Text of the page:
“Any administration will tell you one of the single most precious commodities that it has is time,” said Michael Daniel, former Obama cybersecurity coordinator and current chief executive of the Cyber Threat Alliance. “To the extent that you can count on people whose job it is to continue making progress on policy issues, even in the midst of other stuff going on is very important; to say, ‘hey, if we want to avoid the next crisis over here, let's take five minutes to talk about this.’”
During the tenure of John Bolton as national security advisor in the Trump Administration, the National Security Council dramatically reduced staff in the hopes of streamlining decisions. Many government officials of both parties see value in a president reintroducing and utilizing something akin to the cybersecurity coordinator position that was eliminated – that is, someone to make sure all agencies are rowing in the same direction and to coordinate with the private sector. Biden may be inclined to do that, considering a cybersecurity coordinator existed under the Obama administration.
“One thing I learned in the military as a cadet, is the best way to get a bunch of people from over here to over there is to have somebody call cadence,” said Touhill, who served to the rank of brigadier general. “You need to have that coordinator who's making sure that we are in sync, for example, with offense and defense. If I've got Cyber Command firing cyber shots down range, you know what? They're going to shoot back.” Agencies and businesses need to be prepared when that happens.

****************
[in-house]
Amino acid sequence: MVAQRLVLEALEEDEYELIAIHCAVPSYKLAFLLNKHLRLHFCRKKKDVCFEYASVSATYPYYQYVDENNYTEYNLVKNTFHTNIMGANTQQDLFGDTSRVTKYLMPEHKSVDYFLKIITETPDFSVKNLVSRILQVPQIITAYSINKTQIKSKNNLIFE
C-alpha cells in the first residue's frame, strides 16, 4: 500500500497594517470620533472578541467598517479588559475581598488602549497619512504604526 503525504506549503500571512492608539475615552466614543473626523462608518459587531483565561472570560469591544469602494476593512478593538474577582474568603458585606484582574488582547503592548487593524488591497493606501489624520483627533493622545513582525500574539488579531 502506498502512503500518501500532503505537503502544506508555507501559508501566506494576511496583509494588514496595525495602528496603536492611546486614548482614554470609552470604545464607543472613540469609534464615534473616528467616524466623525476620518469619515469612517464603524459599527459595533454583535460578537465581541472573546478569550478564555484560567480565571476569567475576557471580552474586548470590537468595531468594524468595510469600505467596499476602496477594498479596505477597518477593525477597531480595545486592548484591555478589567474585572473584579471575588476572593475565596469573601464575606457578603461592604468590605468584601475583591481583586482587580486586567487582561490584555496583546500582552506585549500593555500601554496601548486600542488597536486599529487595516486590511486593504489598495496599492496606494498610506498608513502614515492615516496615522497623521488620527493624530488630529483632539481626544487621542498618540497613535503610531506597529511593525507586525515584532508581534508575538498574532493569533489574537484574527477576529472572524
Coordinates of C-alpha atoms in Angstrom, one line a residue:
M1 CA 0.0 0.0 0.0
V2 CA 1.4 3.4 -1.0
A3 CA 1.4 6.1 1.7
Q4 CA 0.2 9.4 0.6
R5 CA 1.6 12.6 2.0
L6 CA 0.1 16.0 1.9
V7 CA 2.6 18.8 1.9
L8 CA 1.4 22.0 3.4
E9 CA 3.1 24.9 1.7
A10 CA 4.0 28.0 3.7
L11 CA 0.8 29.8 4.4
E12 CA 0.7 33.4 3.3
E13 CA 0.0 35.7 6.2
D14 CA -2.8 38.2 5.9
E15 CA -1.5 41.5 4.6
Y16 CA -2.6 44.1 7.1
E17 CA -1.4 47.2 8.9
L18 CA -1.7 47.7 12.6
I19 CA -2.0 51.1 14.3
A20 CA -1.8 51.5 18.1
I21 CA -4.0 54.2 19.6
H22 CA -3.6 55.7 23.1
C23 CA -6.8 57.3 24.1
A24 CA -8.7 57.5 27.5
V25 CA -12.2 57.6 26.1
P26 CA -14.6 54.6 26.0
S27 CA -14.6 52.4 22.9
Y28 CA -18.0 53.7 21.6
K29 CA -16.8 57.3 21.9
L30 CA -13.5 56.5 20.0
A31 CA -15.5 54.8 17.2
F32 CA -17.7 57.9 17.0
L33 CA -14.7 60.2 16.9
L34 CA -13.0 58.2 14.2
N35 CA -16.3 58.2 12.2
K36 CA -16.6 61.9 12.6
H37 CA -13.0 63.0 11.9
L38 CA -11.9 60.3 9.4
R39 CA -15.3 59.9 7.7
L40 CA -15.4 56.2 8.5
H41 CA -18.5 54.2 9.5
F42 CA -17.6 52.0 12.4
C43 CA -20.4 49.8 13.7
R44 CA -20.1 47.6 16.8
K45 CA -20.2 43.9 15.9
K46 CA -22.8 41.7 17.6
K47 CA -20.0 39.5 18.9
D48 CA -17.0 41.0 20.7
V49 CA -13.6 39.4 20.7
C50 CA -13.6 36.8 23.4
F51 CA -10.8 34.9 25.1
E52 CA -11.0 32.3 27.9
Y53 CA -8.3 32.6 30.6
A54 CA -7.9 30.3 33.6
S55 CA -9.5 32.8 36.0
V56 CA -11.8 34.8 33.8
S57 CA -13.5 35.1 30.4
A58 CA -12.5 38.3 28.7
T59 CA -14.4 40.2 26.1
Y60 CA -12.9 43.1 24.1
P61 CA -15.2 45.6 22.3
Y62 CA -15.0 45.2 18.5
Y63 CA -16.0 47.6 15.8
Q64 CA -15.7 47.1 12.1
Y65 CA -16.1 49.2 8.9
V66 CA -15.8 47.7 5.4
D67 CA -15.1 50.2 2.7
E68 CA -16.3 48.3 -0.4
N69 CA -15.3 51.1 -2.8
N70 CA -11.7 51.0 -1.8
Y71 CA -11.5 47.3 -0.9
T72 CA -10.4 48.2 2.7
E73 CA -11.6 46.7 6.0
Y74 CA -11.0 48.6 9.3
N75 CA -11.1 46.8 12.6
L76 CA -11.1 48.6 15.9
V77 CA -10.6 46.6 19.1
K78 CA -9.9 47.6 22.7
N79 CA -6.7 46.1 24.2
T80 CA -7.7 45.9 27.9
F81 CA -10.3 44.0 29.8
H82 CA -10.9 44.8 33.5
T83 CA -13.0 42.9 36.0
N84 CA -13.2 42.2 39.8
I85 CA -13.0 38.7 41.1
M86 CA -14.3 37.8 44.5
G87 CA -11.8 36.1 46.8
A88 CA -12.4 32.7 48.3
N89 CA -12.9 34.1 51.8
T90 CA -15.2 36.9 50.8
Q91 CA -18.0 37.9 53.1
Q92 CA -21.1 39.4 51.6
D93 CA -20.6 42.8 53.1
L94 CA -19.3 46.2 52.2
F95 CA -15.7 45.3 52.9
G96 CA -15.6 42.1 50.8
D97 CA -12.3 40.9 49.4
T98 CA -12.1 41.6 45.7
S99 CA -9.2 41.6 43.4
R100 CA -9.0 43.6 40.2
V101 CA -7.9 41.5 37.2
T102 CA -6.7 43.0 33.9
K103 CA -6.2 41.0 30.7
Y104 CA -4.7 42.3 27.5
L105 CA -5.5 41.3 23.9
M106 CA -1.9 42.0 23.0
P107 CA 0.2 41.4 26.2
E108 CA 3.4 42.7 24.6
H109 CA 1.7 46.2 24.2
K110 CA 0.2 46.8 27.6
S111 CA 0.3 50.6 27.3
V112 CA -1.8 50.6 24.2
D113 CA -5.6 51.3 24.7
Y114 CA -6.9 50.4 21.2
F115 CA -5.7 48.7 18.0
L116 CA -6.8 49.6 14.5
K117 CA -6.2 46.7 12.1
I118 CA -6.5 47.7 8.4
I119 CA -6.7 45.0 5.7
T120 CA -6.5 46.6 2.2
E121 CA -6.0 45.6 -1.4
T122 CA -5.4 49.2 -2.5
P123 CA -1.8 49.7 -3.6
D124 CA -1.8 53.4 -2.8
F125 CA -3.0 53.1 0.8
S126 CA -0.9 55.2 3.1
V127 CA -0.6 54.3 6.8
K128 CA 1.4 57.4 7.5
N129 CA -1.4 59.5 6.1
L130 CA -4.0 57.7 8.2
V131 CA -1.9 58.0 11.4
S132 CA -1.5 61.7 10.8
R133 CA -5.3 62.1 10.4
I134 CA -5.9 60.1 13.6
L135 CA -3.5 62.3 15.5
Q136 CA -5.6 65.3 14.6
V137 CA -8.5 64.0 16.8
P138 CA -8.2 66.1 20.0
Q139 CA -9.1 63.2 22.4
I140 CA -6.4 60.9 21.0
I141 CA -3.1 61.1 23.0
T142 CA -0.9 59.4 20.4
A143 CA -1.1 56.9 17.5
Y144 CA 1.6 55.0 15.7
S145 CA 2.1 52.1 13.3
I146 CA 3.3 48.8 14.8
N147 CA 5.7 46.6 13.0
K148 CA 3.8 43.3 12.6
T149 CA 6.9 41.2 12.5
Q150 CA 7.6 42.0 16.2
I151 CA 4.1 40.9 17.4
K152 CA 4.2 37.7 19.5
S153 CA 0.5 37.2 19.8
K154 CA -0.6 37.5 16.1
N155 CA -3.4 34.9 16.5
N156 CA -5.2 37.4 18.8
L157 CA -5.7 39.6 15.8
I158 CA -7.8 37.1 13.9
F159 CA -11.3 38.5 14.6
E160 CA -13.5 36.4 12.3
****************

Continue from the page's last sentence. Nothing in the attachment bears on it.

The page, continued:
That could also serve well what many expect to be a more deliberative and measured approach to government that will come from Biden, much like Obama. That approach relies heavily on both public and private sector stakeholder input. It means, for example, that someone from the Department of Transportation may be aware of U.S. action that could lead to a counterattack on airports. More thorough legal review could ensure better outcomes in court cases.
But it all comes at the cost of expediency. And cybersecurity decisions aimed at any one sector – including government – often have broad impacts on other sectors.
“It's frustrating and it's sometimes slower than you would like, but I firmly believe you end up making better policy,” said Daniel. “They can stand the test of time that way” for both government and the businesses community.
“The biggest and most obvious focus is in compliance, especially around privacy,” said Raytheon’s Daly.
In the words of Daly, “it’s far cheaper to have one set of rules.”
Harris will also bring some experience to the delicate negotiations with tech companies.
“During a time when mega breaches impacted consumers at a very personal level, her office took the lead on several of those investigations,” said Kathleen McGee, an attorney for Lowenstein Sandler who handles cybersecurity and tech issues. She formerly worked with Harris’s California attorney general office as chief of the Bureau of Internet & Technology for the New York State Attorney General’s Office.
“Along with several other states, California entered into what were groundbreaking agreements with companies that paved the way for a greater level of expectation” from customers, she said.
Privacy policies affect what data companies can save about consumers, how it must be stored, when consumers must be explicitly notified about a data incident and how data can be sold on a lucrative secondary market.